Randy Cassingham’s Honorary Unsubscribe Recognizes the Unknown, the Forgotten and the Often Obscure People who Had an Impact on Our Lives.
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When he was 9 years old, Parr went to the movies with his father. Playing: 1939’s Code of the Secret Service, with Ronald Reagan playing “Lt. Bass Bancroft” — the hero who saves the day. Parr was fascinated by the Secret Service, a real government agency which serves two main functions: financial crimes (mainly preventing and investigating treasury securities and currency counterfeiting), and protecting national leaders, such as the president. Decades later, Reagan was elected president of the United States; Parr, who joined the Secret Service in 1962, was promoted to be Special Agent in Charge and Head of the White House Detail, where he directed security for Presidents Carter and, later, Reagan. On March 30, 1981, Parr was in the field, directing security for Reagan. As the president left the Washington Hilton Hotel after giving a speech, Parr heard shots: John Hinckley Jr. had opened fire on the new President. Parr, who was closest to Reagan, grabbed the president and shoved him through the open door of his bulletproof limousine; another agent slammed the door behind them.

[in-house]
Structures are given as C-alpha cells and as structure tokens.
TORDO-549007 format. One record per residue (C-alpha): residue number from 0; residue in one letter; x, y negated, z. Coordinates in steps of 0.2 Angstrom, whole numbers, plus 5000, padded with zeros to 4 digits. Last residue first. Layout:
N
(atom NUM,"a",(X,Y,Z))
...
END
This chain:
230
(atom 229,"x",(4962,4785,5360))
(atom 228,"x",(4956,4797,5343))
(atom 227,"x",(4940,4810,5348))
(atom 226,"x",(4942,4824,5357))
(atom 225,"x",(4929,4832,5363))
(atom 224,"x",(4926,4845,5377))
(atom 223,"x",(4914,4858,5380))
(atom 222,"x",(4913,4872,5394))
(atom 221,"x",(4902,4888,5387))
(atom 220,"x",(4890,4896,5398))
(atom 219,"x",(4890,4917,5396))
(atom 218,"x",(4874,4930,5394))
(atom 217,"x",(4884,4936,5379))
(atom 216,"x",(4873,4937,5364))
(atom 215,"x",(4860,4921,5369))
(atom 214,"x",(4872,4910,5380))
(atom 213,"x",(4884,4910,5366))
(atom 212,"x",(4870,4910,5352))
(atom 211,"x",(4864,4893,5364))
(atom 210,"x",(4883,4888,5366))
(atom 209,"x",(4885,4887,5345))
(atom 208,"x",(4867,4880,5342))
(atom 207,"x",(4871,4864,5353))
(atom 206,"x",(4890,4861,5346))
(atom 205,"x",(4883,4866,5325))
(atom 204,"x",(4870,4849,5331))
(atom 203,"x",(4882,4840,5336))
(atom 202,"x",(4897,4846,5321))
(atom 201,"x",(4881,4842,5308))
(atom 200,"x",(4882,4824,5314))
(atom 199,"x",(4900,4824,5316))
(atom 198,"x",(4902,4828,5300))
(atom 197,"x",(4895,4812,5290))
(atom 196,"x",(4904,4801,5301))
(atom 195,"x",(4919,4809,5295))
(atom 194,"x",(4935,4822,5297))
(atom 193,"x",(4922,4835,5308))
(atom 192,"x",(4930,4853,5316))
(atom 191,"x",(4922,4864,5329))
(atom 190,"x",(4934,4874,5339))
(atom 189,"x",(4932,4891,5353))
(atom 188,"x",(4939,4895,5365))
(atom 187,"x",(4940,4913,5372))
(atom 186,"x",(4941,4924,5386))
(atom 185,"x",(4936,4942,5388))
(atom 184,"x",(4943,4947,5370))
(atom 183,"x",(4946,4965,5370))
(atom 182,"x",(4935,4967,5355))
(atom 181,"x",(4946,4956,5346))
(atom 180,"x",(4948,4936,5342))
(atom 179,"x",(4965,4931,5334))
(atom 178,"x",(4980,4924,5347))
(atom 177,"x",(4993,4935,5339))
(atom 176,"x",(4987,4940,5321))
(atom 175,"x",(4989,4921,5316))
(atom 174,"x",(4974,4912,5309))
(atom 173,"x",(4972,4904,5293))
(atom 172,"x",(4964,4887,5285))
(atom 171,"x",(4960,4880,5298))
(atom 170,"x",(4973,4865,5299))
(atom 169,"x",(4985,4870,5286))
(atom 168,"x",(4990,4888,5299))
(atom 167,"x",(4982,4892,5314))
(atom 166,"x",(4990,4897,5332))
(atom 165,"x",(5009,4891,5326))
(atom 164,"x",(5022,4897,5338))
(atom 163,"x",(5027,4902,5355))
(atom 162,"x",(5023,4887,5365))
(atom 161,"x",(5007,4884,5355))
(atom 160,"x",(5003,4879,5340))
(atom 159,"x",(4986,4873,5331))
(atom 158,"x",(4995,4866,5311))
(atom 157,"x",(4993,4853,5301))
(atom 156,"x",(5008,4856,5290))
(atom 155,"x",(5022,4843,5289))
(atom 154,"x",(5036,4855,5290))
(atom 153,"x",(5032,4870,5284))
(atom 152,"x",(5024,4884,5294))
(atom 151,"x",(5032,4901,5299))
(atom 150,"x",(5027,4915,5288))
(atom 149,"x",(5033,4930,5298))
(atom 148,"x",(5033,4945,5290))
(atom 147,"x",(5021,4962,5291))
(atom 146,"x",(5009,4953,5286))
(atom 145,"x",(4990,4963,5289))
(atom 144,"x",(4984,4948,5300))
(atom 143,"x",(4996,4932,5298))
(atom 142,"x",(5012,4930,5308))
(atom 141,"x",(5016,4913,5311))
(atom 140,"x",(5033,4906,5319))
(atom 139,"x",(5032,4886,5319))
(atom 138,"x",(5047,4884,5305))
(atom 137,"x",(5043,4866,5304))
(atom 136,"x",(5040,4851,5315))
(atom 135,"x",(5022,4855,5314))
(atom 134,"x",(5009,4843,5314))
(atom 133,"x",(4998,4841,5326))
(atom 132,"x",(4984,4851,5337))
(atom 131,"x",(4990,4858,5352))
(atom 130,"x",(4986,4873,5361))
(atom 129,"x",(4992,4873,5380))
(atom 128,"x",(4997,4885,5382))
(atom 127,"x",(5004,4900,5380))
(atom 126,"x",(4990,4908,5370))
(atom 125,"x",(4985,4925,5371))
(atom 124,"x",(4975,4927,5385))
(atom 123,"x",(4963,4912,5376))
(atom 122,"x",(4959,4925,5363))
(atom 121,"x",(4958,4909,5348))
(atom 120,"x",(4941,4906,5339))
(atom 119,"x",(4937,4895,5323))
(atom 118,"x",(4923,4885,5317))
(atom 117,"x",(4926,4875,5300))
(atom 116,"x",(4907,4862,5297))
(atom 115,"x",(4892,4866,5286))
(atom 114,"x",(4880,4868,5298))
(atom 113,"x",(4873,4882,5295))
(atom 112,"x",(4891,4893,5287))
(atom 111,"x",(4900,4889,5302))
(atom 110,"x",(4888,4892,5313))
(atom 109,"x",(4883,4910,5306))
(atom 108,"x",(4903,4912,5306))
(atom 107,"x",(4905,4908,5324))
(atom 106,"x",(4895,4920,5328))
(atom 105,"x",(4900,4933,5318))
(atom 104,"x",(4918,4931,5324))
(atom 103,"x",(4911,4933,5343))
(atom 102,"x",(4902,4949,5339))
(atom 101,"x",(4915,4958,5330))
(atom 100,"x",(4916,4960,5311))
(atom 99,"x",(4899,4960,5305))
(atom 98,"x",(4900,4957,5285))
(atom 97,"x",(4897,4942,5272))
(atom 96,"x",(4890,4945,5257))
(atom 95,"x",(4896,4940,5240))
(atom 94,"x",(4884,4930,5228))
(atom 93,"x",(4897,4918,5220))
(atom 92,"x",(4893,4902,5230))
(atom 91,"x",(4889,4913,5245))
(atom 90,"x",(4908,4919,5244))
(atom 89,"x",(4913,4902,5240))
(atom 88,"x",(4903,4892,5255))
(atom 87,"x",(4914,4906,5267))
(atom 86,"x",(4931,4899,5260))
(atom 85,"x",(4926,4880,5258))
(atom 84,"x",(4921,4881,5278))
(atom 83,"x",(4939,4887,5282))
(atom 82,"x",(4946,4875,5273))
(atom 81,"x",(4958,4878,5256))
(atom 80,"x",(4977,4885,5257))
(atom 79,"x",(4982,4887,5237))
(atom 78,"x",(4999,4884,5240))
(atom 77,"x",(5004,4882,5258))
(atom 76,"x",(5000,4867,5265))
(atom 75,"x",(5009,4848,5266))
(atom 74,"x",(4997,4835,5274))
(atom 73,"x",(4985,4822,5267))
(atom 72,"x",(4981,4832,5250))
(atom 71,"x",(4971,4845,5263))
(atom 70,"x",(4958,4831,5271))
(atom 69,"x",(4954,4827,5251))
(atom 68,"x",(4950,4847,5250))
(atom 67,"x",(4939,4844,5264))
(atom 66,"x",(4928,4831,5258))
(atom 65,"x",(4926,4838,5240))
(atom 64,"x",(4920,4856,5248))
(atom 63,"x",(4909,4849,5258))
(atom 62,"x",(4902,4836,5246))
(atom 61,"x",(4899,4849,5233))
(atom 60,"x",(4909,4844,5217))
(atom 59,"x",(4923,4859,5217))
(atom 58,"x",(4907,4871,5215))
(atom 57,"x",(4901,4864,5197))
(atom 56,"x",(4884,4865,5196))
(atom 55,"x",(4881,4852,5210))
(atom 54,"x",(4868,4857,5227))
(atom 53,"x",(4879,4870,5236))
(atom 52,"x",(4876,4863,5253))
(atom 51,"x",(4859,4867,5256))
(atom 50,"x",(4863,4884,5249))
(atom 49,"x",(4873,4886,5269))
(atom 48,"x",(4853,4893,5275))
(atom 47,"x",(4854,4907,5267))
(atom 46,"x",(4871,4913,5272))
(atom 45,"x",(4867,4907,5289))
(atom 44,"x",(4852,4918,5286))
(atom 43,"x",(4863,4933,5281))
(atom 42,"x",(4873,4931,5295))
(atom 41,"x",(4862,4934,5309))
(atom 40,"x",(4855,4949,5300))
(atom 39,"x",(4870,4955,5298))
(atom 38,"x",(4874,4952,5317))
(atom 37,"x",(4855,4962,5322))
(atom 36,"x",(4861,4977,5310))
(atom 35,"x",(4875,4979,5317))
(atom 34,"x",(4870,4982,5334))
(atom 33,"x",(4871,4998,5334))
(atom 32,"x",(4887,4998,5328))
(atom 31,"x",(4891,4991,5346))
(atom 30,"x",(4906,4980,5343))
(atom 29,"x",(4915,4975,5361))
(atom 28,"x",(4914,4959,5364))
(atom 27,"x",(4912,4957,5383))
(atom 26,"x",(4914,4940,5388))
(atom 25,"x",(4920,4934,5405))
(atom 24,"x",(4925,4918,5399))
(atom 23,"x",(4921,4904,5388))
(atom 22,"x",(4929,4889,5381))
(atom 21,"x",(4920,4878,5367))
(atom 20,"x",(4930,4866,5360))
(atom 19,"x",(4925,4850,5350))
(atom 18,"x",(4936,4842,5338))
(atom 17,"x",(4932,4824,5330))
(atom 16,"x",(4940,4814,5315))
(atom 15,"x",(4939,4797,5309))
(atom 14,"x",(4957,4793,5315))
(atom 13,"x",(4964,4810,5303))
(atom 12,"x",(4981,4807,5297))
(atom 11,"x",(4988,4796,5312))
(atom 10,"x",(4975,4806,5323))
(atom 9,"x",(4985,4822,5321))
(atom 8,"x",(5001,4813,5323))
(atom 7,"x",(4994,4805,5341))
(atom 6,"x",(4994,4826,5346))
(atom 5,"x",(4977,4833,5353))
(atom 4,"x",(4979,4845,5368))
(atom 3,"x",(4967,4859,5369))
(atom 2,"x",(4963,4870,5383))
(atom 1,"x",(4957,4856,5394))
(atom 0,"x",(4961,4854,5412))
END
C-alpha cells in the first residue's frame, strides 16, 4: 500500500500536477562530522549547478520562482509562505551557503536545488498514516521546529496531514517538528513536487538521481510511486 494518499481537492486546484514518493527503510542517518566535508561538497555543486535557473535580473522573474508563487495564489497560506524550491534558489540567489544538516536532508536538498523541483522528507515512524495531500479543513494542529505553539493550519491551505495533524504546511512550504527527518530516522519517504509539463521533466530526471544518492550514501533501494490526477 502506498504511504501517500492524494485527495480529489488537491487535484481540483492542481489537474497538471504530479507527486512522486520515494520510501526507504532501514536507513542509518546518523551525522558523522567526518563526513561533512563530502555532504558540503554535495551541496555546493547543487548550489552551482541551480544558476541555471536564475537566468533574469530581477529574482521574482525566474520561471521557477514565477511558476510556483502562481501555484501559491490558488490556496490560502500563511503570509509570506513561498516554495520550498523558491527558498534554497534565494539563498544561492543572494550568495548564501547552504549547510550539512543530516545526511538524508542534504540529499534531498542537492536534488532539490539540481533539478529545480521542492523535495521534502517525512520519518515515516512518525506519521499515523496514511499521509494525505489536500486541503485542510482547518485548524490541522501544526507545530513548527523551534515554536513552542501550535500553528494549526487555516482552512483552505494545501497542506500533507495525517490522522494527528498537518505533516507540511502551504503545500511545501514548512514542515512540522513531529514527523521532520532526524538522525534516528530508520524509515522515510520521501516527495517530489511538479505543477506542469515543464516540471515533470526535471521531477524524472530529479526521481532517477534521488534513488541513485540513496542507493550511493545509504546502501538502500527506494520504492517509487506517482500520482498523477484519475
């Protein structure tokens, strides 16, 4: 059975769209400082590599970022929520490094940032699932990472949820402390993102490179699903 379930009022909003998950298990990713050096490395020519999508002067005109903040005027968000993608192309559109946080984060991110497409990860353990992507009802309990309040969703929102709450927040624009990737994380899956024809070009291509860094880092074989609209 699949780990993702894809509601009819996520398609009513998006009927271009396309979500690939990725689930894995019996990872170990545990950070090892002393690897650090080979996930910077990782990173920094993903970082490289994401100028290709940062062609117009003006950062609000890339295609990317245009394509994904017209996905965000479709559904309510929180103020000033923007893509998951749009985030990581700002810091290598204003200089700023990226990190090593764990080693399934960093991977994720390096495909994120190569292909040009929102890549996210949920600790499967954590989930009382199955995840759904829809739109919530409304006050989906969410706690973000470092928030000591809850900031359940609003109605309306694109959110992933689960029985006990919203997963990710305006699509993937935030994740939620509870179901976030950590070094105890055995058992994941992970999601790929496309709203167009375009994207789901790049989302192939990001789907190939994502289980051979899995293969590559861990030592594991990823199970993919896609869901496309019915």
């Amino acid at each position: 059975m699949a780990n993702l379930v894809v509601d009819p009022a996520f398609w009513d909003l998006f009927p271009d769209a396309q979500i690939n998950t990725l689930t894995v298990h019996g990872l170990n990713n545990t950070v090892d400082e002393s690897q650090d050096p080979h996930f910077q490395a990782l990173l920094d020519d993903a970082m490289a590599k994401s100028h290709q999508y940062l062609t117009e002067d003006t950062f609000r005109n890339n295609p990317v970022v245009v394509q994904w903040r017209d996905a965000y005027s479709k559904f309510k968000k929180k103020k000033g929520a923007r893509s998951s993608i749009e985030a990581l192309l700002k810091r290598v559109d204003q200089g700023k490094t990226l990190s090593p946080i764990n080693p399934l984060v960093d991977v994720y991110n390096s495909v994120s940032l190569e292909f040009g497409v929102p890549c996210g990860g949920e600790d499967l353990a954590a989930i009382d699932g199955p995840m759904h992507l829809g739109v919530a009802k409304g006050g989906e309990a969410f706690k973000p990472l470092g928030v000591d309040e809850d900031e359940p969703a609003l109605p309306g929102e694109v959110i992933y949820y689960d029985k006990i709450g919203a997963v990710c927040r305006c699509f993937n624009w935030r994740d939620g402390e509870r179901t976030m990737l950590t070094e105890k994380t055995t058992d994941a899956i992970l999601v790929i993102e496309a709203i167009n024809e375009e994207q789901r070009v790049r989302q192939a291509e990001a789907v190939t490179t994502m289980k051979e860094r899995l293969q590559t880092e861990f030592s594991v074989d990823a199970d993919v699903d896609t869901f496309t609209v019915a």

Parr ordered the driver to get going, and looked out the back window to see three bodies on the ground — White House Press Secretary Jim Brady, Washington DC policeman Thomas Delehanty, and Secret Service agent Tim McCarthy: all had taken bullets meant for the President, and all survived. In trying to protect Reagan, Parr had landed on top of him in the back seat of the limo; he then did a quick check of the President’s body, looking for any wounds from the gunfire. He didn’t find any, but noticed bright red blood on Reagan’s lips — a sign of a punctured lung. Parr ordered the driver to immediately divert to George Washington University Hospital. Reagan was able to walk to the hospital door, but quickly collapsed: a bullet had bounced off his car and hit him in the chest, under his arm, and he had already lost three pints of blood. Parr’s quick action in getting the President away from the scene, and recognizing the danger the blood represented and getting him to a hospital, is credited with saving Reagan’s life. After retiring from the Secret Service in 1985, Parr got a Master’s degree in pastoral counseling, and became the spiritual leader at his church. He died in a hospice on October 9, from congestive heart failure, at 85.
From This is True for 11 October 2015
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